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NBC's 'Crisis' Takes Familiar Path to New Place
March 15, 2014  | By David Bianculli

The latest batch of novelistic suspense series, from Fox’s Following to CBS’s Hostages, quickly sank into either excess or absurdity. NBC’s new Crisis, though, shows real promise…

Crisis, premiering Sunday night at 10 ET, starts out with an exciting premise worthy of the kickoff of a new season of Fox’s 24, which Crisis partly resembles, at least in terms of urgency. A busload of privileged kids on a private-school field trip from Washington, DC to New York – a gaggle of pampered teens that includes the son of the President – is kidnapped by forces with an initially unknown agenda and leader.

Instead of one Jack Bauer on their tail relentlessly, Crisis has two, working initially from different directions. One, Marcus Finley, is a secret service agent who survived the attack on the kids, but was unable to thwart the bold daylight kidnapping. He’s determined to find and rescue them, and so is a young FBI agent named Susie Dunn, who’s assigned to the case specifically because her older sister, Meg Fitch, is one of the powerful parents of the missing children.

That sister is played by Gillian Anderson of The X-Files, who, even more so than in the series that made her a star, demands attention here, just as she has in the costume-drama imports Bleak House and Great Expectations, and in NBC’s Hannibal. Clearly, she has issues – as does sister Susie, played by Rachael Taylor. Susie is estranged from her sister, and struggles to prove herself, and her worth, to her. Similarly, Marcus, played by Lance Gross, must prove himself to Susie, because she thinks he may be in on the kidnapping plot.

Homeland proved that a TV series could carry two main viewpoints, and characters with very different agendas, simultaneously. Crisis, created by Rand Ravich, looks to be going for three, with Taylor’s Susie, Gross’ Marcus and Anderson’s Meg all acting as co-leads. And there’s a fourth lead, too: Dermot Mulroney (right), playing Thomas Gibson, who was aboard the ill-fated bus as a parent chaperone.

And it’s the acting, and the casting of those actors, that’s pivotal here. Anderson, no question, can carry whatever load she’s handed. So can Mulroney, who’s in his first TV series lead here, but has done strong supporting work, in movies and TV, for decades, starting with his breakout role in 1987’s HBO baseball telemovie, Long Gone. (It was a great forgotten little classic, starring William L. Petersen and Virginia Madsen.)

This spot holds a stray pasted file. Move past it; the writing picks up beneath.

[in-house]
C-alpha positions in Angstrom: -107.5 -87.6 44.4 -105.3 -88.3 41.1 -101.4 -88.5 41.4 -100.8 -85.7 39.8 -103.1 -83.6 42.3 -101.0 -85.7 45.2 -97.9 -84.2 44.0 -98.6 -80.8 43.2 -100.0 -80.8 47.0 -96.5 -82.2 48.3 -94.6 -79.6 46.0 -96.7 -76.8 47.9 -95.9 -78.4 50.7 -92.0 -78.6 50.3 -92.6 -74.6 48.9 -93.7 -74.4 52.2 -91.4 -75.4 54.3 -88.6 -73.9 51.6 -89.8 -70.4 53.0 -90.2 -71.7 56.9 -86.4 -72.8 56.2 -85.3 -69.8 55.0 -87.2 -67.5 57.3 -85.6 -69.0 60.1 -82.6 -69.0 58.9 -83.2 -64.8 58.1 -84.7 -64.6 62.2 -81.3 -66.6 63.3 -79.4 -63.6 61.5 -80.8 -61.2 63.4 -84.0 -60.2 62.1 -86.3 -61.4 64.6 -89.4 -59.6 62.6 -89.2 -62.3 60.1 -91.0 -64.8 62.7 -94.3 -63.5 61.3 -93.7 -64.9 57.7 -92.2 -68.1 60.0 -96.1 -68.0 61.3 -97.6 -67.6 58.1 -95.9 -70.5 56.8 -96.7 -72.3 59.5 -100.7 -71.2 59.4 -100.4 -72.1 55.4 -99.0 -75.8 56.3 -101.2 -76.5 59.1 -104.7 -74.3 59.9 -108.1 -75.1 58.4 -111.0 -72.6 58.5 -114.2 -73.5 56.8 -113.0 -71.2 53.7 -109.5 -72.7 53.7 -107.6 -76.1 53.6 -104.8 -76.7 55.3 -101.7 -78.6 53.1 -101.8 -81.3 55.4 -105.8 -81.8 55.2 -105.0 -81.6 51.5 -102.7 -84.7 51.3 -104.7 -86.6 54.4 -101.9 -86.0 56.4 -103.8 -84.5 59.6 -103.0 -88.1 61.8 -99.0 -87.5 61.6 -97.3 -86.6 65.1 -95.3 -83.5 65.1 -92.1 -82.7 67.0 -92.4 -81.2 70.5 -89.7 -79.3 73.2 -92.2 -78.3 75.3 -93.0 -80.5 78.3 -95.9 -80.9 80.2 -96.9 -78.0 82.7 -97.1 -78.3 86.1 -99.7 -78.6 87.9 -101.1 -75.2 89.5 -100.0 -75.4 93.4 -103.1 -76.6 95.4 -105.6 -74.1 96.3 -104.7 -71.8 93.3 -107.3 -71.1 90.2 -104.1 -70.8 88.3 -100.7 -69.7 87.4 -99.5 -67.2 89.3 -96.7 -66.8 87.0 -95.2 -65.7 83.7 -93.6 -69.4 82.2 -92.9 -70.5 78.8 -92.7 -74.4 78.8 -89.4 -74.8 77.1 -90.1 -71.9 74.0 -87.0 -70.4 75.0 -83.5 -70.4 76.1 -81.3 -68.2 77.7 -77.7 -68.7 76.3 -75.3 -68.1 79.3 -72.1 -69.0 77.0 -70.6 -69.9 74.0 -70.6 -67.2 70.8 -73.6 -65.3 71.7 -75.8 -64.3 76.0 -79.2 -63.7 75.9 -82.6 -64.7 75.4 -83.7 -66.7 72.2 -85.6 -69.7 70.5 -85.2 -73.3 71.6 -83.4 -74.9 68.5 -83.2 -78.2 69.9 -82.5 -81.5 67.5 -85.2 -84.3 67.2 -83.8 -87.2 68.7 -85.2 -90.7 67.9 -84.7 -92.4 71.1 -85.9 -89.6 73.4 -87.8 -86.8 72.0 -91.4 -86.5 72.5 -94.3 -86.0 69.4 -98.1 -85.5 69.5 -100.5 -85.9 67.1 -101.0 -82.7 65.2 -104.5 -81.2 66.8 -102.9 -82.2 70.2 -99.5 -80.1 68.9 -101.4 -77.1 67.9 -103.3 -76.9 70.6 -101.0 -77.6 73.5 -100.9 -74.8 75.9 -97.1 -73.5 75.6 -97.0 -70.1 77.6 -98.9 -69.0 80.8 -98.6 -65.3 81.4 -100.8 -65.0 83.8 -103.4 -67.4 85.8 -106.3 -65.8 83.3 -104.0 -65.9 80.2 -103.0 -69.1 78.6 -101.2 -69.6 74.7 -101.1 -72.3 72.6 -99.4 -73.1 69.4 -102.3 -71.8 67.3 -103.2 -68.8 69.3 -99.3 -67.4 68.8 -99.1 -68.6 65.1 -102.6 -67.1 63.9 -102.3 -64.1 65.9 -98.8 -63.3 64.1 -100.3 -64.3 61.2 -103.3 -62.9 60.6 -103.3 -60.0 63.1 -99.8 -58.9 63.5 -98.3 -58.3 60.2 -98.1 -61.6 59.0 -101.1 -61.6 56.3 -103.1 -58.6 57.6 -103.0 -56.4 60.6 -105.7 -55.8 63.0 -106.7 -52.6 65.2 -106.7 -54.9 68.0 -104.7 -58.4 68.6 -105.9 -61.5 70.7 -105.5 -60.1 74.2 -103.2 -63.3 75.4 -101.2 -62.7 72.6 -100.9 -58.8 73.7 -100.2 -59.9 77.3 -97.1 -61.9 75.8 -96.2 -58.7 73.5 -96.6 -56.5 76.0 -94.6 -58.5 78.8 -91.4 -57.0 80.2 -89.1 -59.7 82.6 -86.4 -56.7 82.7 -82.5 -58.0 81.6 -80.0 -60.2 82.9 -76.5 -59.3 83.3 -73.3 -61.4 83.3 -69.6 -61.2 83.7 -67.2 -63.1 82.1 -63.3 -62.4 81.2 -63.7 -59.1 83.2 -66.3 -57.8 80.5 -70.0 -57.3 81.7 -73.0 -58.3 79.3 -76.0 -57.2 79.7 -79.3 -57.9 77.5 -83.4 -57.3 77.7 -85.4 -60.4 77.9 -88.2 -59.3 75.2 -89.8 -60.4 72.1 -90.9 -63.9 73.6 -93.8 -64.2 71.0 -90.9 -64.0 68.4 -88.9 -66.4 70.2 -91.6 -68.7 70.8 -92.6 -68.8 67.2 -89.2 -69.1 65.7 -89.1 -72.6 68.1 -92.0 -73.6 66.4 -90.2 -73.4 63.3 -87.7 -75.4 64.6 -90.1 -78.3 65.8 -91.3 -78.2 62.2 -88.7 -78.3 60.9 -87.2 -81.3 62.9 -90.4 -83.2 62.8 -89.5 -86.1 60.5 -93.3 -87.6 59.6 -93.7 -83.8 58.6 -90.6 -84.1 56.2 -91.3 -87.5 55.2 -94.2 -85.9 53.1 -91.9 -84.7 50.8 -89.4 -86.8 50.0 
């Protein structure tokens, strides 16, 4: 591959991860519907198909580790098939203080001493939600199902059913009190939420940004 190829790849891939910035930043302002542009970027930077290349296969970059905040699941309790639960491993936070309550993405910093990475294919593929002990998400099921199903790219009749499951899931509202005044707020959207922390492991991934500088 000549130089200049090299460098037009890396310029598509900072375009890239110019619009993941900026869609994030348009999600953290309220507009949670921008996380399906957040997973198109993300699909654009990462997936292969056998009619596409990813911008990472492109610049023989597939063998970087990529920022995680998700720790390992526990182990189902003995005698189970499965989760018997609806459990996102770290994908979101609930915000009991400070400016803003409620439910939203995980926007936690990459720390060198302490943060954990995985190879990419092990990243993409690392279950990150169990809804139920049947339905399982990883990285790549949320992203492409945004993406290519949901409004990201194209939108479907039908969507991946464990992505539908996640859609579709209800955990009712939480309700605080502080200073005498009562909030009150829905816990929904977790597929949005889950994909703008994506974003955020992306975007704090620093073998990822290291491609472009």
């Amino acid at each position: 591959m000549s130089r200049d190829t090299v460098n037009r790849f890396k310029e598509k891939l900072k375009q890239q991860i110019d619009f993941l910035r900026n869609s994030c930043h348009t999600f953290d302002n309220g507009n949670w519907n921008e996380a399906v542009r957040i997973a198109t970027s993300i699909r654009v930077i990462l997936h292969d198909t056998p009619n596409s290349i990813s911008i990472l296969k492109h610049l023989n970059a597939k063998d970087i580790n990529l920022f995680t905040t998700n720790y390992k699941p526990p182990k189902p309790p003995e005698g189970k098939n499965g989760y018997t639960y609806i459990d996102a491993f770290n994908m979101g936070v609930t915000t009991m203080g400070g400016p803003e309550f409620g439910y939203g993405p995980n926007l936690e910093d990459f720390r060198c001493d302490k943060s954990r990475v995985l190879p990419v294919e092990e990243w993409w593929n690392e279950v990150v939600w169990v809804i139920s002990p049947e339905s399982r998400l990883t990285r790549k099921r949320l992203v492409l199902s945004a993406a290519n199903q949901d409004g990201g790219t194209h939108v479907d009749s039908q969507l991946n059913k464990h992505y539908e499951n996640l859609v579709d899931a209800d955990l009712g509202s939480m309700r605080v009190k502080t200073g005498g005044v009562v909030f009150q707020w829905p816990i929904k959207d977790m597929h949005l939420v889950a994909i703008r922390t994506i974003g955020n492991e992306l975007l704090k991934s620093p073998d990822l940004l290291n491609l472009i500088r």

But the other two leads, Rachael Taylor and Lance Gross, have a lot more to prove. His biggest role to date is as Calvin in House of Payne, and her biggest starring roles were in two flashy, quick-to-flop series: last season’s 666 Park Avenue and the 2011 Charlie’s Angels reboot.

The good news is, the relative newbies hold their own with the veteran pros. The better news is, Ravich’s structure and plot for Crisis has it offering so many true surprises and interesting character developments, it’s bound to shock you several times in the opening hour alone. Plus, it pays a lot of attention to the teen captives, too, and to their respective fears, love interests, and self-involved concerns.

Ravich’s last drama series was NBC’s Life, a criminally underrated show about a former cop wrongly imprisoned for life, until he’s set free after a decade in captivity. That series demonstrated Ravich’s flair for plot twists, for giving meaty scenes to supporting players, and to an exceptional eye for casting. That show starred Damien Lewis, before he was captured and freed again in Homeland, and Sarah Shahi, before she moved on to Person of Interest.

Many of the continuing-plot dramas of late, whether the too-gory The Following or the too-convoluted Once Upon a Time series, have started with promise, but broken that promise early. But NBC’s The Blacklist is, at this point, holding solid – and I suspect Crisis will, too.

This show’s teen kidnapping plot is designed as a 13-week one-season story – and with enough focus on enough characters, and a continuing supply of genuine surprises, I suspect its momentum will stay strong until the end.

To hear my NPR review of Crisis, visit the Fresh Air with Terry Gross website.
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